Thundertijo asked me for some kung fu cinema related documentaries so I thought I’d post some…
All links lead to You Tube…
Red Trousers - A documentary focusing on the Hong Kong stunt industry.
Top Fighter 2 - A great documentary about the women of Asian action cinema.
The Art of Action: Martial Arts in the Movies - A pretty decent look at the history of kung fu cinema. Narrated by Samuel L. Jackson for some reason.
Fists of Fire - A rare 70’s documentary about the Shaw Brothers studios. Some GREAT behind the scenes footage.
Jackie Chan’s My Stunts - A cheesy but genuinely interesting look at Jackie’s style of kung fu cinema and the gimmicks he uses.
Miscellaneous documentary on kung fu cinema - The voice over is in English but, unfortunately, the subtitles aren’t.
The Best of the Martial Arts Films - Narrated by John Saxon and the first ever kung fu cinema documentary I saw. This really influenced my love of the genre. Unfortunately the picture is horrendous the sound only comes from the right channel. Fantastic watch though as it has clips from some of the greatest kung fu films ever…and some rare ones.
I hope this post helps. Enjoy!
reblogging this for future reference by myself…. I’ve seen The Art of Action and it’s alright. I really want to watch Red Trousers and Top Fighter 2 though.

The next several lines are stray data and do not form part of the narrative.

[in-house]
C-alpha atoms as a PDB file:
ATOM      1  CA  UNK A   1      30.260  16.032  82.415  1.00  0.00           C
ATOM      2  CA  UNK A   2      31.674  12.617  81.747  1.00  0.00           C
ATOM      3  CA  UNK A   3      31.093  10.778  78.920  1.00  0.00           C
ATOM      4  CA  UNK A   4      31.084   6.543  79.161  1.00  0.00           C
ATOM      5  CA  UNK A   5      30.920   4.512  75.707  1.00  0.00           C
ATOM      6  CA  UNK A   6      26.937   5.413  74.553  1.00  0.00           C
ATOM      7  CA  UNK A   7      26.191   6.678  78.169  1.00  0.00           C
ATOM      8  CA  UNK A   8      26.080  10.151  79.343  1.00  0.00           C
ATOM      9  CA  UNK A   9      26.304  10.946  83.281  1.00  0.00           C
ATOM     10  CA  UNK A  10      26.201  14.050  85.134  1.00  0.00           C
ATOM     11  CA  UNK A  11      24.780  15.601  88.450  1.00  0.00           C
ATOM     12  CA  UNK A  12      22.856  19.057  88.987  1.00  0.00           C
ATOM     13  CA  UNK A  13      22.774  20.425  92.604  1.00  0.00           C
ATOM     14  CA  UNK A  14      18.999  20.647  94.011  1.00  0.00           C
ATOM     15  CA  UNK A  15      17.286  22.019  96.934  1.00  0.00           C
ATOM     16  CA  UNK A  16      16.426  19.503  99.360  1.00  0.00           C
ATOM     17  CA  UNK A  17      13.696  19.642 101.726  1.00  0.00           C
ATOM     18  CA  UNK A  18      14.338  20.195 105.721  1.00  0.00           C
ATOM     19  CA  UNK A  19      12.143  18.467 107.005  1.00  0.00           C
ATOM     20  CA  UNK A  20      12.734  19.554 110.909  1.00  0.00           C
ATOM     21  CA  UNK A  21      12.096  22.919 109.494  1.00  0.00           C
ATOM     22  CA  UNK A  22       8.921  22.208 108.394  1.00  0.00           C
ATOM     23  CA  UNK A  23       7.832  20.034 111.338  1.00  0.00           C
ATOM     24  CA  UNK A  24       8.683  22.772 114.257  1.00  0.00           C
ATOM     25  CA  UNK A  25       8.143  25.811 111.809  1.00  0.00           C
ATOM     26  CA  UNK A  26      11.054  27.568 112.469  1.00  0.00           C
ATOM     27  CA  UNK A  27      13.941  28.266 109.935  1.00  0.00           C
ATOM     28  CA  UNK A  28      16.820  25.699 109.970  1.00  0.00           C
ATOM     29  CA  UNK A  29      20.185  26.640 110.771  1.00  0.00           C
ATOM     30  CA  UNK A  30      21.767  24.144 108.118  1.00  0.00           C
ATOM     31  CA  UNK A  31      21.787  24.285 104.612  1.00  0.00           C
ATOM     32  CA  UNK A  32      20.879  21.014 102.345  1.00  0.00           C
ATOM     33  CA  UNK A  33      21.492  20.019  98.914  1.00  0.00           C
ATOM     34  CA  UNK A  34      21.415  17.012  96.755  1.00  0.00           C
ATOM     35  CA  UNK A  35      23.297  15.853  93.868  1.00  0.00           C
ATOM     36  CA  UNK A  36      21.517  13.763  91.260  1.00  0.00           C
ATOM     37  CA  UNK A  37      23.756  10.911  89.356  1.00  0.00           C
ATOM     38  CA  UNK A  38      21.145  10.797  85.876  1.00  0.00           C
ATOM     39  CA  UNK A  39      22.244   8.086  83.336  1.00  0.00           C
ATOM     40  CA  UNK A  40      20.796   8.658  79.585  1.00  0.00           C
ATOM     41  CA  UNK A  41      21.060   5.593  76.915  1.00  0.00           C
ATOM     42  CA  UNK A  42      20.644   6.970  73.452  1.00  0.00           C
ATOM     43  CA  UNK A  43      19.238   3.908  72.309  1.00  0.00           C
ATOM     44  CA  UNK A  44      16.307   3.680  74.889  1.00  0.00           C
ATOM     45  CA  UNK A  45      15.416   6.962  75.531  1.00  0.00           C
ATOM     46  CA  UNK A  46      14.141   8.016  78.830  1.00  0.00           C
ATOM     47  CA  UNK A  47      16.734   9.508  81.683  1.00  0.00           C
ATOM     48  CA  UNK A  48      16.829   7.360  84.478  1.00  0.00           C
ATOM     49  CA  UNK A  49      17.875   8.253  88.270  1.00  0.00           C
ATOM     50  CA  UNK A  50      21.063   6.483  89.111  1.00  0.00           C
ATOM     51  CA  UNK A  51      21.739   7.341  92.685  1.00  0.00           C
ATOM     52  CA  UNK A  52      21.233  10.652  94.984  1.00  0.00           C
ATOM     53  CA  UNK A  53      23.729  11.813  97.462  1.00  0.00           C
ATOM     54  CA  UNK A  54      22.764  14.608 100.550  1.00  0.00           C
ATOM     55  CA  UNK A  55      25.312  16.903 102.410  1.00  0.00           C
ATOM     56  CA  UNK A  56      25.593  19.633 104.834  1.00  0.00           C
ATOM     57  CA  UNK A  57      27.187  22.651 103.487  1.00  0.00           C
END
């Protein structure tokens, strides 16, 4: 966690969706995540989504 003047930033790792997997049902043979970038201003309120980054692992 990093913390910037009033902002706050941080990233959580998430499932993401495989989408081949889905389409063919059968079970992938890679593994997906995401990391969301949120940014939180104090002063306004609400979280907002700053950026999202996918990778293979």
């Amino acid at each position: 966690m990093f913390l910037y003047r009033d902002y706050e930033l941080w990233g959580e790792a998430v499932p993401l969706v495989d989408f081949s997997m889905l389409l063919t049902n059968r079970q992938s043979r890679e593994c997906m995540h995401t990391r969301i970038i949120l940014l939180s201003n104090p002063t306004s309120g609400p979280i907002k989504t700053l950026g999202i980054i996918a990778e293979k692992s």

These “free men” say they were inspired by the gangsters in the movies, though they admit they certainly perfected upon their models. They talk of the power they and others see in those films, the “sadistic” (another word they like to repeat) quality that they have always wanted to emulate in their careers, and certainly got a chance to, half a century ago. Their case for linking their fictional models to the massacres is somewhat shaky though: They speak of having looked up to the Godfather trilogy and Scarface when they were young men who individually strangled dozens of alleged reds with wires in dirty, cramped rooms. But of course those films appeared well after 1965. It is clear then that we can’t rely on their claims that film (particularly American film) had any proximate relation on their behavior. What the information that is presented shows is less the causal power of movies to inspire violence than their ability to make usable generalities that, sponge-like, can absorb already existing threatening material within the self, within a society as whole. Inside the boundaries set by the narrative and stylistic conventions of U.S. commercial filmmaking, formed by a counter-revolutionary settler society, there is little natural space for radicalism and subaltern voices, but plenty of room for preening, emotionless displays of violence. The paramilitaries can hide the horrific content of their deeds in this foreign garb, provided by the same empire, so distant yet so intimately close, they did sterling service for in their youth. In the process, the Indonesian gangsters signal to us, and to themselves, their participation in an international society, a borderless community of imagination: The one stuffed with macho, yet capriciously sappy, haute-lumpens, and gun-slingers who manage to be both authoritarian and lawlessly cruel at the same time. The clowning around of the subjects with brutality, their knowing asides about movie storytelling, are the familiar gestures of fan boys anywhere. These old men are not the blood thirsty zealots of some alien creed, but fellow consumers, wired on the same grid as we are.